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Proceedings of the American Catholic Philosophical Association

Volume 89, 2015

Analyzing Catholic Philosophy

Shawn Floyd
Pages 263-275
DOI: 10.5840/acpaproc2016122856

Violence and the Obligations of Charity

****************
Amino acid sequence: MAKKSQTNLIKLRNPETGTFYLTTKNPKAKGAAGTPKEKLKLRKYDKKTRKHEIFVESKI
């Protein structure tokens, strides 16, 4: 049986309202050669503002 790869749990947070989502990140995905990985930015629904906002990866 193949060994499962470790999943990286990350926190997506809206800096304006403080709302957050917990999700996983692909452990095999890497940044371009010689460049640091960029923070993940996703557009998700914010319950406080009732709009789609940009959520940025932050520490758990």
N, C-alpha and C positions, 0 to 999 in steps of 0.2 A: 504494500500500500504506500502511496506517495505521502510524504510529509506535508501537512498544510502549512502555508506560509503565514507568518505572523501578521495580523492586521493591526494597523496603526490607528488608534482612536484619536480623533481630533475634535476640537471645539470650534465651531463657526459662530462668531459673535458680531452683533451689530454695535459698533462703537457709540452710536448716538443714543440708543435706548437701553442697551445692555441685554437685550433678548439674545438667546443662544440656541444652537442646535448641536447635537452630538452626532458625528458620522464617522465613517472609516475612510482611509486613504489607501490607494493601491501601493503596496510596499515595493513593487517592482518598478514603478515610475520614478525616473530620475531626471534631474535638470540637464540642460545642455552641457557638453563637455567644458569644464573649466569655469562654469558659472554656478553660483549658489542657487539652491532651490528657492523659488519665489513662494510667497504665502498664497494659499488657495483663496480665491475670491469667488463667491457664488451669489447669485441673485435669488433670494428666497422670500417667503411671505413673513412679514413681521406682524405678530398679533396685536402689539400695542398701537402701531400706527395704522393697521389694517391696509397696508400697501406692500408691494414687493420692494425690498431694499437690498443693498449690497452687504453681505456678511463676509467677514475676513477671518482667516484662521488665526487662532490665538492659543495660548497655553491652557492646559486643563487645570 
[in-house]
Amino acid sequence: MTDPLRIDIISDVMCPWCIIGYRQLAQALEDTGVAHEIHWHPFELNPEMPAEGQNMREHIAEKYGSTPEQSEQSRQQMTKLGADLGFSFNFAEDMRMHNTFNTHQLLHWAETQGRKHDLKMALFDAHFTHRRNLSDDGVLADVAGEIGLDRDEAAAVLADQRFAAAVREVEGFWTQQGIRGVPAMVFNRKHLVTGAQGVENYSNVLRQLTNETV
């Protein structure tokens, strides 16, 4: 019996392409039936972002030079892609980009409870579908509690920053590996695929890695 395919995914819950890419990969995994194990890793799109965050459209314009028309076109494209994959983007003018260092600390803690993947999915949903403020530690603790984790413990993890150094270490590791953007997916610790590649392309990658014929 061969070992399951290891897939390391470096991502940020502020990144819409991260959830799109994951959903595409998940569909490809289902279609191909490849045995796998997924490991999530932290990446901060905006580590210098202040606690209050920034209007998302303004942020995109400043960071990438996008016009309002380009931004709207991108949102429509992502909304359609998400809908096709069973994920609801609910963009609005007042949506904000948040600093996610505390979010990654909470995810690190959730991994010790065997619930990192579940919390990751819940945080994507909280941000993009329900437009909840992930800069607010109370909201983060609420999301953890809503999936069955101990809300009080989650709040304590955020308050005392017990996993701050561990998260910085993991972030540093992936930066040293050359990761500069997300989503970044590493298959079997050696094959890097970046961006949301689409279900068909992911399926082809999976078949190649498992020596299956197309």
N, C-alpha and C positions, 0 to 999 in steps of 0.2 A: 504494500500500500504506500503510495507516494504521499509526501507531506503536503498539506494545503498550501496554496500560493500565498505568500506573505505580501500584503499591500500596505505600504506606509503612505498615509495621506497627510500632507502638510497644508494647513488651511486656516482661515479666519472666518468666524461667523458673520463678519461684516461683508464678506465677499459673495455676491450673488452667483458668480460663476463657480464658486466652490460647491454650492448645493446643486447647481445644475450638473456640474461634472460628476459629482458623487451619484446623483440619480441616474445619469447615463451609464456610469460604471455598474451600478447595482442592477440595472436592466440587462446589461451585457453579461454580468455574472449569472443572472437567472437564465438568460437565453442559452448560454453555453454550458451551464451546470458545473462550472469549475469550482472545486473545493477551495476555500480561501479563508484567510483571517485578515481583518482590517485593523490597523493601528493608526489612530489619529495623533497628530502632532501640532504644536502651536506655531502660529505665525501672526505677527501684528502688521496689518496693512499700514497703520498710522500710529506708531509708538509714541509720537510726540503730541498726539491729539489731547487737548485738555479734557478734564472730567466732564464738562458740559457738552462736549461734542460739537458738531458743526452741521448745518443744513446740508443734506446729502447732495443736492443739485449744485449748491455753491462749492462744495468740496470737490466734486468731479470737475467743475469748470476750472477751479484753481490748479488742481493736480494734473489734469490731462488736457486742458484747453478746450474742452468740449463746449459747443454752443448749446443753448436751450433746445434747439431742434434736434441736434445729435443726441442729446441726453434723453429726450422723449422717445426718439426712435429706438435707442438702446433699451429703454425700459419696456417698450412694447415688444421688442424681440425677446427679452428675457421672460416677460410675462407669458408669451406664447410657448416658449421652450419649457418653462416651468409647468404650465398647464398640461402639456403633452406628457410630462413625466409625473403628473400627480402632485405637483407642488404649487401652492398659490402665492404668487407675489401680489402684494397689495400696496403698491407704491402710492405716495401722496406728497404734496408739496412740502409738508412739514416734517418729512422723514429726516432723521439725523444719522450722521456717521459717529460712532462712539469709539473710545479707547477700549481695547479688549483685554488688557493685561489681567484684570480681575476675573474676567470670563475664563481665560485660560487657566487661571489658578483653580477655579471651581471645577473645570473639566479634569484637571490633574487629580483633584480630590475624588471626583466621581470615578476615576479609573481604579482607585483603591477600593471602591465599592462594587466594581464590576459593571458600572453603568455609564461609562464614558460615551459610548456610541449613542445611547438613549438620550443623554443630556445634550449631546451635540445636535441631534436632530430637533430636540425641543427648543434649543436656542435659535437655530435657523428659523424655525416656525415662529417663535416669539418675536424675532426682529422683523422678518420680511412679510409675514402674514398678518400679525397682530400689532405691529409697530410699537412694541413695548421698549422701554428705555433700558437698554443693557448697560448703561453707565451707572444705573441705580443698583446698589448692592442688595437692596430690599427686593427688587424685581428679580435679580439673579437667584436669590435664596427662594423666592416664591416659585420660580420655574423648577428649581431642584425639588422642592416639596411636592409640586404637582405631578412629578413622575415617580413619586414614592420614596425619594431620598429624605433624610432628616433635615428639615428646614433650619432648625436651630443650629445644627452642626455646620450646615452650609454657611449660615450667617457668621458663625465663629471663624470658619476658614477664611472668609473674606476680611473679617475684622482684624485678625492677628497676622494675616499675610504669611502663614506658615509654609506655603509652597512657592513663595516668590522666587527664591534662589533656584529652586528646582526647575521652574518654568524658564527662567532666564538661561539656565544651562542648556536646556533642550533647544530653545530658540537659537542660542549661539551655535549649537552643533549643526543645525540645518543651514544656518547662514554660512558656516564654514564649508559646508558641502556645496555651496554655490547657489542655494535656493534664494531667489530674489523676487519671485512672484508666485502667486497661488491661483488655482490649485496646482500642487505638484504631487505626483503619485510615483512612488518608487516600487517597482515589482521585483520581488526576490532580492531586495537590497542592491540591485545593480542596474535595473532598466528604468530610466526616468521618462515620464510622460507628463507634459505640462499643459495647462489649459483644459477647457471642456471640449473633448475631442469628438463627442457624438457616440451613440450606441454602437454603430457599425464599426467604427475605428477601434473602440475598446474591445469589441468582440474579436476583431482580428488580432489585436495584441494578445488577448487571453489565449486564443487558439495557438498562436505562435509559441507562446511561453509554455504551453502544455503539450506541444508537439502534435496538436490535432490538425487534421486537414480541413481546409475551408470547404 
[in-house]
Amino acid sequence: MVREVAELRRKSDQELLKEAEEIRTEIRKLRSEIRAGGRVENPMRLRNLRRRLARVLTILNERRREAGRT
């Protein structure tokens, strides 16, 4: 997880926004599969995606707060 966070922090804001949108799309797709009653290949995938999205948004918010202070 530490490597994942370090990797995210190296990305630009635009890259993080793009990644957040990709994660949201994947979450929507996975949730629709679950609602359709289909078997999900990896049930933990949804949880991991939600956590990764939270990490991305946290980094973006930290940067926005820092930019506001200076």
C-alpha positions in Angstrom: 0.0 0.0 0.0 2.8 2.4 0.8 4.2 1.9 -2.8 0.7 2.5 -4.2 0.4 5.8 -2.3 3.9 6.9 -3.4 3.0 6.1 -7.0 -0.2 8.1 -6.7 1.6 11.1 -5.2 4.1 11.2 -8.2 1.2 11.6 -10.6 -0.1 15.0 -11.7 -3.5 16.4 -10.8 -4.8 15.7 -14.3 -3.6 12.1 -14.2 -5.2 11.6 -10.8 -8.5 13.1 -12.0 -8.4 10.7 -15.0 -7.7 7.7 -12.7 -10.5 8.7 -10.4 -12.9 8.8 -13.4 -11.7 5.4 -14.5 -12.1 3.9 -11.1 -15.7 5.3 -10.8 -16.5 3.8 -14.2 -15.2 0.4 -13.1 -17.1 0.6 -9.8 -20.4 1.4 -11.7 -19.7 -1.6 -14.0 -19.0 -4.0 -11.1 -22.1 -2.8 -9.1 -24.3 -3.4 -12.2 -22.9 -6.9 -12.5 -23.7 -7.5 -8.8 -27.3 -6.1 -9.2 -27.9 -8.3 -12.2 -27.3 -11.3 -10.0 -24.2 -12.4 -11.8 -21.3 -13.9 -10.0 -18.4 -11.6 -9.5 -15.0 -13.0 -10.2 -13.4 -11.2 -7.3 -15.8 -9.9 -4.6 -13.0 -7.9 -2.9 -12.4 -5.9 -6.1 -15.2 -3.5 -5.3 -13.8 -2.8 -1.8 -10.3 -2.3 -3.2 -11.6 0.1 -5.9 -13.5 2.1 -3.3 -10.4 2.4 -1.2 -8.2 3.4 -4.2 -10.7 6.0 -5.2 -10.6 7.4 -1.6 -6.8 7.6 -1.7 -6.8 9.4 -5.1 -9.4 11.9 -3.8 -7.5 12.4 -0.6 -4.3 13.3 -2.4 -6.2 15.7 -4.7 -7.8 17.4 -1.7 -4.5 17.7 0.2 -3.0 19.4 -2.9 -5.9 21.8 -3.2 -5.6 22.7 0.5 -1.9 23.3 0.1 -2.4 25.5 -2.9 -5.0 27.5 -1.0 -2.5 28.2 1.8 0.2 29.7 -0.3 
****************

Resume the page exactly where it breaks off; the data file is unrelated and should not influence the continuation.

According to one interpretive strand of the Christian moral tradition, charity requires complete renunciation of violence in all its forms. One should not summarily dismiss this view as extreme or unrepresentative of Christian teaching. After all, sacred Scripture urges us to love our neighbors (including our enemies) and repudiate wanton aggression, hatred, and personal reprisals. Yet while charity would have us disavow all varieties of malicious acts and urges, it is not obvious that it forbids using potentially lethal force. Relying on insights from Aquinas, I argue that charity may not only permit but require such force in order to combat the cruelty and aggression directed at our beloved or those in our care.